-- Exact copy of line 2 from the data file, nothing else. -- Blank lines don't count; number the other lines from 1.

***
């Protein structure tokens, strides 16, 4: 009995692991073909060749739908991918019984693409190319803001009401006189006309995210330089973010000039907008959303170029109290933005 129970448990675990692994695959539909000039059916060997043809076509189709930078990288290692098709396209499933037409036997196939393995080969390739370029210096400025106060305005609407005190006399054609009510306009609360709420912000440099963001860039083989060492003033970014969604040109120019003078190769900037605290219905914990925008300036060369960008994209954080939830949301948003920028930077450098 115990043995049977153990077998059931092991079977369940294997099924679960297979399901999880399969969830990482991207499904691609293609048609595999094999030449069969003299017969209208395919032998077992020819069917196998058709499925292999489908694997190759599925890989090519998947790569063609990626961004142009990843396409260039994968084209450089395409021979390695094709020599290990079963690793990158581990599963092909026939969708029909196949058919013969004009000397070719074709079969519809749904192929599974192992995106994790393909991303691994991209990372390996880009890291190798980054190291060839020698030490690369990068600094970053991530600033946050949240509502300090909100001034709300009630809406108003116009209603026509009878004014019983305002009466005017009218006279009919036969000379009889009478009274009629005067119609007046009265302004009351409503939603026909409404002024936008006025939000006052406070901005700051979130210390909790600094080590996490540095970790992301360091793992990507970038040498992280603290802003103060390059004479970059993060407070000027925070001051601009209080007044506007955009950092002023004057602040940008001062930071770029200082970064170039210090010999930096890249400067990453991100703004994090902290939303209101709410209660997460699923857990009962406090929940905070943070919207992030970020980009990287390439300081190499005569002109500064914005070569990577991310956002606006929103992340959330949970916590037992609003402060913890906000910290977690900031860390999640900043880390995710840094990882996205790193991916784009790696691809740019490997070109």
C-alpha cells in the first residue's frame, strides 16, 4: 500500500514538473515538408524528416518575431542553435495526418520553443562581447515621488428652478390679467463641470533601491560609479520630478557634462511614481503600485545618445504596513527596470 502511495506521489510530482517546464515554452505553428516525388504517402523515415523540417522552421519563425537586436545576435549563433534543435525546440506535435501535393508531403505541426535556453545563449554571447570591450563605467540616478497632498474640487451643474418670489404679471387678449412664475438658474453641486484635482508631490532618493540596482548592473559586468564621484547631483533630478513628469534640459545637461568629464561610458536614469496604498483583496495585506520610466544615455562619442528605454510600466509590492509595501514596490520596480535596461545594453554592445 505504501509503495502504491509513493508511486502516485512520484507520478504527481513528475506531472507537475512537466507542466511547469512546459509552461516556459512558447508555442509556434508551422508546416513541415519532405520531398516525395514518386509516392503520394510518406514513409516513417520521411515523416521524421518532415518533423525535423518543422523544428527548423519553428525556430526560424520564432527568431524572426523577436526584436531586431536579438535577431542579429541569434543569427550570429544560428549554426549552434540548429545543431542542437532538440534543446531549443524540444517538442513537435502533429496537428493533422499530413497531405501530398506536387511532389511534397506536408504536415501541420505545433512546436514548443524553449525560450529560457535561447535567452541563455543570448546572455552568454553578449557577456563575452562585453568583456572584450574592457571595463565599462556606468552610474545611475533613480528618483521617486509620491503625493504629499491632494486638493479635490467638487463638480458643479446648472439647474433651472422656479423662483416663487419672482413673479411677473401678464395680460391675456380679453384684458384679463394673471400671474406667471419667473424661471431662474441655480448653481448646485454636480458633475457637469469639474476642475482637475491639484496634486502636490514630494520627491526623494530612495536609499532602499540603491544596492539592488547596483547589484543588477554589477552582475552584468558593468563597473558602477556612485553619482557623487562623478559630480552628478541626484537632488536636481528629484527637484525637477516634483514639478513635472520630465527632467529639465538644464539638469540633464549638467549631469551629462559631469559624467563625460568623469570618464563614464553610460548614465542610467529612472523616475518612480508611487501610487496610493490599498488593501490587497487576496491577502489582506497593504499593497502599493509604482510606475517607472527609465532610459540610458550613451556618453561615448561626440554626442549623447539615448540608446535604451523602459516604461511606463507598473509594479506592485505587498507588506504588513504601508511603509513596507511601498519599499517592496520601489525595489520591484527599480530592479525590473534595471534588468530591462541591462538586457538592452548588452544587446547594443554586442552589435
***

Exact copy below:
C-alpha cells in the first residue's frame, strides 16, 4: 500500500514538473515538408524528416518575431542553435495526418520553443562581447515621488428652478390679467463641470533601491560609479520630478557634462511614481503600485545618445504596513527596470 502511495506521489510530482517546464515554452505553428516525388504517402523515415523540417522552421519563425537586436545576435549563433534543435525546440506535435501535393508531403505541426535556453545563449554571447570591450563605467540616478497632498474640487451643474418670489404679471387678449412664475438658474453641486484635482508631490532618493540596482548592473559586468564621484547631483533630478513628469534640459545637461568629464561610458536614469496604498483583496495585506520610466544615455562619442528605454510600466509590492509595501514596490520596480535596461545594453554592445 505504501509503495502504491509513493508511486502516485512520484507520478504527481513528475506531472507537475512537466507542466511547469512546459509552461516556459512558447508555442509556434508551422508546416513541415519532405520531398516525395514518386509516392503520394510518406514513409516513417520521411515523416521524421518532415518533423525535423518543422523544428527548423519553428525556430526560424520564432527568431524572426523577436526584436531586431536579438535577431542579429541569434543569427550570429544560428549554426549552434540548429545543431542542437532538440534543446531549443524540444517538442513537435502533429496537428493533422499530413497531405501530398506536387511532389511534397506536408504536415501541420505545433512546436514548443524553449525560450529560457535561447535567452541563455543570448546572455552568454553578449557577456563575452562585453568583456572584450574592457571595463565599462556606468552610474545611475533613480528618483521617486509620491503625493504629499491632494486638493479635490467638487463638480458643479446648472439647474433651472422656479423662483416663487419672482413673479411677473401678464395680460391675456380679453384684458384679463394673471400671474406667471419667473424661471431662474441655480448653481448646485454636480458633475457637469469639474476642475482637475491639484496634486502636490514630494520627491526623494530612495536609499532602499540603491544596492539592488547596483547589484543588477554589477552582475552584468558593468563597473558602477556612485553619482557623487562623478559630480552628478541626484537632488536636481528629484527637484525637477516634483514639478513635472520630465527632467529639465538644464539638469540633464549638467549631469551629462559631469559624467563625460568623469570618464563614464553610460548614465542610467529612472523616475518612480508611487501610487496610493490599498488593501490587497487576496491577502489582506497593504499593497502599493509604482510606475517607472527609465532610459540610458550613451556618453561615448561626440554626442549623447539615448540608446535604451523602459516604461511606463507598473509594479506592485505587498507588506504588513504601508511603509513596507511601498519599499517592496520601489525595489520591484527599480530592479525590473534595471534588468530591462541591462538586457538592452548588452544587446547594443554586442552589435